CONCEPT TABLE 1 TABLE 2 TABLE 3
    A business case would need to be created:
  • A resource expense - implementation of the standard may create a mass of work at cost to current budgets.
  • Scale - large amounts of current and existing documents.
  • X X
    The linguistic nature of most queries, machines can’t understand. When you think of a question you do it in natural language. X
    If knowledge was more discoverable, then we could sell more. For example, subscriptions.
  • Would aid business case.
  • X X X
    Transferability of system to other areas of knowledge, not just construction knowledge.
  • Would aid business case.
  • X X X
    Tackling concept change and further classifications:
  • Automation of this process.
  • Manual process, or if knowledge has X tags, should it have this?
  • X X
    Human consistency in definition of terminology:
  • Education surrounding the implementation of the standard.
  • X X
    Backdating the standard to previously acquired knowledge. X
    Progressive introduction of the standard. X

    Workshop Three: “Redlines and Concerns”

    This workshop focused on any redlines and concerns participants may have. This was an individual excercise. Participants wrote these down on post-it notes which were handed in.

    Below is table summarising these redlines and concerns.

    Participant/Table Redlines and Concerns
    CC
  • Info will always be hosted by us;
  • No CIBSE information to be disseminated by parties not approved; * No diminution of value of CIBSE knowledge’;
  • No commercial products produced without CIBSE authorisation; and the
  • ‘Standard’ is open, flexible and relevant to all industries.
  • SC
  • Adoption by fellow institutions/organisations and users/practitioners;
  • Commercial considerations such as membership and commercial income;
  • Demonstrate benefits for members and wider society; and the
  • Cost: initial and ongoing.
  • JS
  • How do we demonstrate the barriers and benefits to our bosses?; and
  • Commercial issues - will this adversely affect paid for knowledge systems?
  • NS
  • Project output/outcome must encourage/ensure widespread adoption across clients and supplier eco-system, leading to the setting of common industry standards. Therefore, must have a persuasive business case for adoption (client/SC level).
  • SH
  • Out of date information;
  • How the information is categorised, e.g. professions; and the
  • Costs or time implications.
  • GH
  • Must be easy to apply and adopted by others.
  • NN
  • Must not compete with the Royal Institution of Chartered Surveyors (RICS) New Rules of Measurement (NRM), Uniclass and CoClass;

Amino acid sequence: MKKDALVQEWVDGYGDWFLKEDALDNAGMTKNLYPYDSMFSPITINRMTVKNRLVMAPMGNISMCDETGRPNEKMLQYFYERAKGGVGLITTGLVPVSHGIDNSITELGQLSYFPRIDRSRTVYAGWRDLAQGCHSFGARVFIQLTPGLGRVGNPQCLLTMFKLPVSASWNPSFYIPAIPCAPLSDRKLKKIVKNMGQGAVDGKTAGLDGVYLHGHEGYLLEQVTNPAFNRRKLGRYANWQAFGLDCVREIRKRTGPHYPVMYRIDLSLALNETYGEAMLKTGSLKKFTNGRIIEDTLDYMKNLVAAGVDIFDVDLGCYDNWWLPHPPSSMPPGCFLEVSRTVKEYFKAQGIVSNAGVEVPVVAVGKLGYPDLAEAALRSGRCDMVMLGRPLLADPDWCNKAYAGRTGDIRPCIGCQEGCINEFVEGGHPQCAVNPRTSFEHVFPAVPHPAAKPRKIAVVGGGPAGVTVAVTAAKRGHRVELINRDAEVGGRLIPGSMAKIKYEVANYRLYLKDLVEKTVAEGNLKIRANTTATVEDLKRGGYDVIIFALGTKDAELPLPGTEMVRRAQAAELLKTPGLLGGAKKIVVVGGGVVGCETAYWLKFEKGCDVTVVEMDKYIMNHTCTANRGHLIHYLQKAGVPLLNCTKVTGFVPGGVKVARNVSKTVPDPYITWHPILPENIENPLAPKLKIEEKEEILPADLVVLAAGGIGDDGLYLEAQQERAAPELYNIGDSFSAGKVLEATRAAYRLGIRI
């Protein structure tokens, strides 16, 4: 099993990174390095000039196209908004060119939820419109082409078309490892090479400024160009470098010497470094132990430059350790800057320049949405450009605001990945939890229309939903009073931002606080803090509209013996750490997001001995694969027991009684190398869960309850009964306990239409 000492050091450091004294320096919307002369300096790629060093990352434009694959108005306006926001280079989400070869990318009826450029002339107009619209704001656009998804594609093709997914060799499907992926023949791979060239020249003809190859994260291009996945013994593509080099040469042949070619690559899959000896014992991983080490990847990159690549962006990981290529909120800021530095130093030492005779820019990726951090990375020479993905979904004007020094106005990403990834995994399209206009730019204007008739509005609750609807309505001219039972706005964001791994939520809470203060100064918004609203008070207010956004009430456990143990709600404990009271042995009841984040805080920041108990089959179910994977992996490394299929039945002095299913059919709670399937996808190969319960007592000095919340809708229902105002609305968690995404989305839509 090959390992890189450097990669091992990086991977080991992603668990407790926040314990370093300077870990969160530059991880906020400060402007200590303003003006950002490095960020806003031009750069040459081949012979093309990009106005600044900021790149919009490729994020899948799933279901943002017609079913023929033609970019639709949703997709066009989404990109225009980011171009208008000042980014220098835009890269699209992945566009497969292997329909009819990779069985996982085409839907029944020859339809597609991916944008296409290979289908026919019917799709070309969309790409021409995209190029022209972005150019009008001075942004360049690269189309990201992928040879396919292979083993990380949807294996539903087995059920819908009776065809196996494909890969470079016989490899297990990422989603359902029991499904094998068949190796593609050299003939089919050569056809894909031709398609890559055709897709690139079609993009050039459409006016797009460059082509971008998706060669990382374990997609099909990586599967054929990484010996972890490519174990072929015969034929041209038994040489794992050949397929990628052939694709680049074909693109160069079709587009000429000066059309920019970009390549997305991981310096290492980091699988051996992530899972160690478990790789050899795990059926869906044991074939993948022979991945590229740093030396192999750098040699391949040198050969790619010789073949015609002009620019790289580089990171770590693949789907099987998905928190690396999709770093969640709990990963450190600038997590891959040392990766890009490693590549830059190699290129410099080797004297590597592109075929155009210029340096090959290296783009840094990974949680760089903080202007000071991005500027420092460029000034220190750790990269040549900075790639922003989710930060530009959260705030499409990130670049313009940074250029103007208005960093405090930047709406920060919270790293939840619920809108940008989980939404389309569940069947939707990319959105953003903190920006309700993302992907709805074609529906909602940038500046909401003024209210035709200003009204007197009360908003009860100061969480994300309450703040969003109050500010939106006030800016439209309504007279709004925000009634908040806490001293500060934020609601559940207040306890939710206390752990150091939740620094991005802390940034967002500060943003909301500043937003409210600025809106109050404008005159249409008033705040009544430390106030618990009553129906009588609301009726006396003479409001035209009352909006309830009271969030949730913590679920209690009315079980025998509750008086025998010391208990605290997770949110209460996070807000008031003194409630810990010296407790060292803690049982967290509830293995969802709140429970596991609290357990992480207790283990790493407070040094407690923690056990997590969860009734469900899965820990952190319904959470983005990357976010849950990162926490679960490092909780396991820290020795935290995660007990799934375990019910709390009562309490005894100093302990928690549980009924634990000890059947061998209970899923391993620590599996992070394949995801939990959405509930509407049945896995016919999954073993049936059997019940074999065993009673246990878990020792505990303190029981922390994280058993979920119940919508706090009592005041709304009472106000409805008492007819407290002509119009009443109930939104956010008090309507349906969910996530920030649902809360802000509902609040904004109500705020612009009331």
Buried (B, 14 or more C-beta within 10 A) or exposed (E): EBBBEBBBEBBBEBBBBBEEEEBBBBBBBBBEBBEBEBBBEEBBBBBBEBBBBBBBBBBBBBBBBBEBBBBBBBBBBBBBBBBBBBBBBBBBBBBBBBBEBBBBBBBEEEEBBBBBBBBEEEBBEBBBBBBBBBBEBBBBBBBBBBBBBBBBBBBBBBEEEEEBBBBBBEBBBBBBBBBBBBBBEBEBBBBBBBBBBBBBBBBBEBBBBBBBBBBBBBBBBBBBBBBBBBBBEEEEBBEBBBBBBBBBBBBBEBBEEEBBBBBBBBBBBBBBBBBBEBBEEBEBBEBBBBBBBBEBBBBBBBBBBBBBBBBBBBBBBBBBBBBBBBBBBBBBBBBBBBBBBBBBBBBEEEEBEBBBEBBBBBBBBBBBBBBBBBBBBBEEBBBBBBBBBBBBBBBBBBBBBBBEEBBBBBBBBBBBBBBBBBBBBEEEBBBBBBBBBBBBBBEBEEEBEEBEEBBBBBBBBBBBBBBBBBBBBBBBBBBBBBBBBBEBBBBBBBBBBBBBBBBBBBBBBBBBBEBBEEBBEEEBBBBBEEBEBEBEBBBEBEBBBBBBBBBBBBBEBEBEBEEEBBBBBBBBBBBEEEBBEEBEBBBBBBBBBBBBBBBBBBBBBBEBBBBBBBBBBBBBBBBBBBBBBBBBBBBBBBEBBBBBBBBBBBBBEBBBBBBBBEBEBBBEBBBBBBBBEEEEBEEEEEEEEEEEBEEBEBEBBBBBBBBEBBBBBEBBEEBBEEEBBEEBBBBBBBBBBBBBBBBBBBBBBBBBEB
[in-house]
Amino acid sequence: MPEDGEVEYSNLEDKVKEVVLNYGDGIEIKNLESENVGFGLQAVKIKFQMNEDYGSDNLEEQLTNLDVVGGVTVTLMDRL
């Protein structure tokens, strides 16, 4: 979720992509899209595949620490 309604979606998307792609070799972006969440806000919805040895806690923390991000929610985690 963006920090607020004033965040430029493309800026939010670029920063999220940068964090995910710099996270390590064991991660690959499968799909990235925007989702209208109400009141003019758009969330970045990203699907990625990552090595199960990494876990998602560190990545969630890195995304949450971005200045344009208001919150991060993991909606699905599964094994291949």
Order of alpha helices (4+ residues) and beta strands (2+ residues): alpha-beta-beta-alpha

• Must not be exclusive to construction documents;
  • Applicable to norms, definitions and descriptions;
  • Must not invalidate existing actors or resources; and
  • Positive stakeholder (network) value.
  • Table 2
  • Must not duplicate existing standards;
  • Must not expose Intellectual Property (IP)/Revenue (particularly applicable for the publishers);
  • Must be a pilot study;
  • Must be granular (British Standards Institution, BSI); and
  • Must have an international application.
  • Workshop Four: “Quick Wins”

    Participants were again split into three groups of four, and prepared ‘quick wins’ for a simpler implementation.

    Participants ‘Quick Win’
    Table 1
  • Create an end vision, so you could work your way backwards.
  • If development was kept simple, then it would be easy for practitioners and end users to follow.
  • An update of the Uniclass 2015 form of information table. This would lessen the inconsistencies between the labelling of knowledge and the integration of civil engineering and building.
  • Receive endorsement from large client bodies. If large client bodies contributed, then smaller client bodies would follow suit.
  • Table 2
  • Create a classification system by finding existing classification systems and merge them. This would allow for a quick close with little effort.
  • Table 3
  • Use URL plain language description. Create an application to identify key phrases in the URL.
  • Final Details

    1. The next workshop will be w/c 13th April 2020.
    2. An email will be sent to arrange participation in an interview, lasting a maximum of 30 minutes.
    3. The group also suggested further contacts regarding the development of the standard.
    © Barbal Ltd Generated by Barbal - Cloud software for developing and maintaining technical documents - visit www.barbal.co